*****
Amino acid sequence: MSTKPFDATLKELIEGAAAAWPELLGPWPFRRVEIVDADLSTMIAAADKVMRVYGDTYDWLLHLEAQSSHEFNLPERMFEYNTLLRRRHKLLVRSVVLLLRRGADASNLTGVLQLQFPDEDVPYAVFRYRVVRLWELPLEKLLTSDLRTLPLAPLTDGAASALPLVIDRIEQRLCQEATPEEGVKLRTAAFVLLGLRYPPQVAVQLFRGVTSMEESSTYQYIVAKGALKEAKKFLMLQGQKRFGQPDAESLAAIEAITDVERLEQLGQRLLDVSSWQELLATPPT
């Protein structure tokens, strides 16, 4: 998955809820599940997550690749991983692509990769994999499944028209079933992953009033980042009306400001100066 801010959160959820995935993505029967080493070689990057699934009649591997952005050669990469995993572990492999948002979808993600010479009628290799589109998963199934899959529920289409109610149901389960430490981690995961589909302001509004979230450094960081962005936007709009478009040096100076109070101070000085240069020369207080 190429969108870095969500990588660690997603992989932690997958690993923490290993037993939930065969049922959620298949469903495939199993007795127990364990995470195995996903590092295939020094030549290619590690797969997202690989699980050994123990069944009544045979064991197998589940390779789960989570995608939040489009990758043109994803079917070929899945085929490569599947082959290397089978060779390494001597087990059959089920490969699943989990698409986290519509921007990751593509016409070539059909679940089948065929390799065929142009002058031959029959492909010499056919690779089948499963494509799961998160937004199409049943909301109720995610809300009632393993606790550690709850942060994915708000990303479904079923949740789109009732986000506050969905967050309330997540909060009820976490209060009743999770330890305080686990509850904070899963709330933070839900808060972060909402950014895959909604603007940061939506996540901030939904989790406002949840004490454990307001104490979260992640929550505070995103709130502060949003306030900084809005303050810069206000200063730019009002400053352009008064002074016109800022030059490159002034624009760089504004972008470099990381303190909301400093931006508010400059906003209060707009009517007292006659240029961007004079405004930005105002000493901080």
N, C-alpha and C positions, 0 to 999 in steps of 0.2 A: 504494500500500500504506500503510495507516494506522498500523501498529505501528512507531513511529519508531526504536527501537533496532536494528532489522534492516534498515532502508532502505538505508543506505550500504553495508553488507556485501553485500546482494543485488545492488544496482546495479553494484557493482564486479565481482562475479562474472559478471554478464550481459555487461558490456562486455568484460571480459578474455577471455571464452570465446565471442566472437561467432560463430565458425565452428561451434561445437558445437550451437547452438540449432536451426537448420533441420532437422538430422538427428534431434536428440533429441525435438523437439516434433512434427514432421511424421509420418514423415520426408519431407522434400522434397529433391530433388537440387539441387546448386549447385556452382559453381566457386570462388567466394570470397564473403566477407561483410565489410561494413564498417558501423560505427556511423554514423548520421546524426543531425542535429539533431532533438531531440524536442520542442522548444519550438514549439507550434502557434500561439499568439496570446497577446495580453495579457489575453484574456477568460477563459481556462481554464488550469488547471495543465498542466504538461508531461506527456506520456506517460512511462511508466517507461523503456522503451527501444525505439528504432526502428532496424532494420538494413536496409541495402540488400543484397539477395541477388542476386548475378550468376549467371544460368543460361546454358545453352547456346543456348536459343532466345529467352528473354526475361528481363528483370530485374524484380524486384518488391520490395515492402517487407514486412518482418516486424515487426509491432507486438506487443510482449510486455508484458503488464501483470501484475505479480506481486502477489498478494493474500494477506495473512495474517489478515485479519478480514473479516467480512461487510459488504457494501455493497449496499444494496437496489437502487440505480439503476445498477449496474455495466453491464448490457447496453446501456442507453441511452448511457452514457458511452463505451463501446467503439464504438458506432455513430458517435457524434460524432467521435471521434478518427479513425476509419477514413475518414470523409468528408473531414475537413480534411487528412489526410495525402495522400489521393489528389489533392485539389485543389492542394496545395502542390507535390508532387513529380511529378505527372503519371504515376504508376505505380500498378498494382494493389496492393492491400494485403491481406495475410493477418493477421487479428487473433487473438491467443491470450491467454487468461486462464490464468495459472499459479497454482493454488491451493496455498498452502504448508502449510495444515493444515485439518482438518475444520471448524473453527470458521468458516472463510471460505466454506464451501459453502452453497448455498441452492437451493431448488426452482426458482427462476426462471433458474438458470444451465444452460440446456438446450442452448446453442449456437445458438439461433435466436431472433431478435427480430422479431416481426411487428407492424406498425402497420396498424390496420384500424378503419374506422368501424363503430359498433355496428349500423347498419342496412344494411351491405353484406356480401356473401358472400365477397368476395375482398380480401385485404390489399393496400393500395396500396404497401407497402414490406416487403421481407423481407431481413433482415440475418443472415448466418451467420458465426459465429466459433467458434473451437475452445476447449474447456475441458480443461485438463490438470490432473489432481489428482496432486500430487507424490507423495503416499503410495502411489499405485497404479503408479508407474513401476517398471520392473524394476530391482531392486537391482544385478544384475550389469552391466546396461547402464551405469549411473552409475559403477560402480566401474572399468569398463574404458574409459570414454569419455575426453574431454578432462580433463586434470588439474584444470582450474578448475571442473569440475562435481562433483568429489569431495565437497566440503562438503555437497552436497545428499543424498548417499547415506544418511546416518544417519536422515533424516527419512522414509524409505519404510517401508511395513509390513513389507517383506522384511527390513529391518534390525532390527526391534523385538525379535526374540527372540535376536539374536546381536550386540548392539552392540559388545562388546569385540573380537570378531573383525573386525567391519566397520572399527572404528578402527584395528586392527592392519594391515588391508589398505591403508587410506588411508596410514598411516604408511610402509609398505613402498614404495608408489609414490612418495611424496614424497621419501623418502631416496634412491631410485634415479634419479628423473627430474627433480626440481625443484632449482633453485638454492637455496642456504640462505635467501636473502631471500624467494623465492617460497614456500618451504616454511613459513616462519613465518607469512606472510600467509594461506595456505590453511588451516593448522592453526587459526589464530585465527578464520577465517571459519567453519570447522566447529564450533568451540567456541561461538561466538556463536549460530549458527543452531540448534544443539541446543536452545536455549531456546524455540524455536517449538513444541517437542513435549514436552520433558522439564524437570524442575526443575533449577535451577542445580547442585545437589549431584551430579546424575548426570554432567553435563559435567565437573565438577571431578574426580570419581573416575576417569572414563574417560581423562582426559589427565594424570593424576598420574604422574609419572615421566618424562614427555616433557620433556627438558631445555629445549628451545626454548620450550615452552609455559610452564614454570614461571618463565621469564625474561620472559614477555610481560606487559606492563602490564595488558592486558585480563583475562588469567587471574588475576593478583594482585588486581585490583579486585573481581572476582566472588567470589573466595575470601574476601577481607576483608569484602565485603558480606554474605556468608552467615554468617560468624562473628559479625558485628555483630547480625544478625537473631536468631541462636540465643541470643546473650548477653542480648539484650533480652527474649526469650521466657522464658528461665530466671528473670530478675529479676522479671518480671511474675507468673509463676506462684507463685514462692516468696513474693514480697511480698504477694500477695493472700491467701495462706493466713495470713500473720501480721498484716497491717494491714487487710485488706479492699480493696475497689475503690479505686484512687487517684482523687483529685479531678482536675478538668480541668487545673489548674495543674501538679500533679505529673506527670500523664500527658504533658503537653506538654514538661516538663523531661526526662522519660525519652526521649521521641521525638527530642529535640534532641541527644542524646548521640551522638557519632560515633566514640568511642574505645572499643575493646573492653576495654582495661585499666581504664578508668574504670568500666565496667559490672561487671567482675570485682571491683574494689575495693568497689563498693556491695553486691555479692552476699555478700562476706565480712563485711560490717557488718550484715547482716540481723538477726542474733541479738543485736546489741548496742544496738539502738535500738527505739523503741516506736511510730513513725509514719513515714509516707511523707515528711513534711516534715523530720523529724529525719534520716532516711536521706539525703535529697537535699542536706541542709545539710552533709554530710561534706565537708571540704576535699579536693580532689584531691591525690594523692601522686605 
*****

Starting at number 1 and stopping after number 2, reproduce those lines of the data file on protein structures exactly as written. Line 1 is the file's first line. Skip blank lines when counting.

Amino acid sequence: MSTKPFDATLKELIEGAAAAWPELLGPWPFRRVEIVDADLSTMIAAADKVMRVYGDTYDWLLHLEAQSSHEFNLPERMFEYNTLLRRRHKLLVRSVVLLLRRGADASNLTGVLQLQFPDEDVPYAVFRYRVVRLWELPLEKLLTSDLRTLPLAPLTDGAASALPLVIDRIEQRLCQEATPEEGVKLRTAAFVLLGLRYPPQVAVQLFRGVTSMEESSTYQYIVAKGALKEAKKFLMLQGQKRFGQPDAESLAAIEAITDVERLEQLGQRLLDVSSWQELLATPPT
């Protein structure tokens, strides 16, 4: 998955809820599940997550690749991983692509990769994999499944028209079933992953009033980042009306400001100066 801010959160959820995935993505029967080493070689990057699934009649591997952005050669990469995993572990492999948002979808993600010479009628290799589109998963199934899959529920289409109610149901389960430490981690995961589909302001509004979230450094960081962005936007709009478009040096100076109070101070000085240069020369207080 190429969108870095969500990588660690997603992989932690997958690993923490290993037993939930065969049922959620298949469903495939199993007795127990364990995470195995996903590092295939020094030549290619590690797969997202690989699980050994123990069944009544045979064991197998589940390779789960989570995608939040489009990758043109994803079917070929899945085929490569599947082959290397089978060779390494001597087990059959089920490969699943989990698409986290519509921007990751593509016409070539059909679940089948065929390799065929142009002058031959029959492909010499056919690779089948499963494509799961998160937004199409049943909301109720995610809300009632393993606790550690709850942060994915708000990303479904079923949740789109009732986000506050969905967050309330997540909060009820976490209060009743999770330890305080686990509850904070899963709330933070839900808060972060909402950014895959909604603007940061939506996540901030939904989790406002949840004490454990307001104490979260992640929550505070995103709130502060949003306030900084809005303050810069206000200063730019009002400053352009008064002074016109800022030059490159002034624009760089504004972008470099990381303190909301400093931006508010400059906003209060707009009517007292006659240029961007004079405004930005105002000493901080």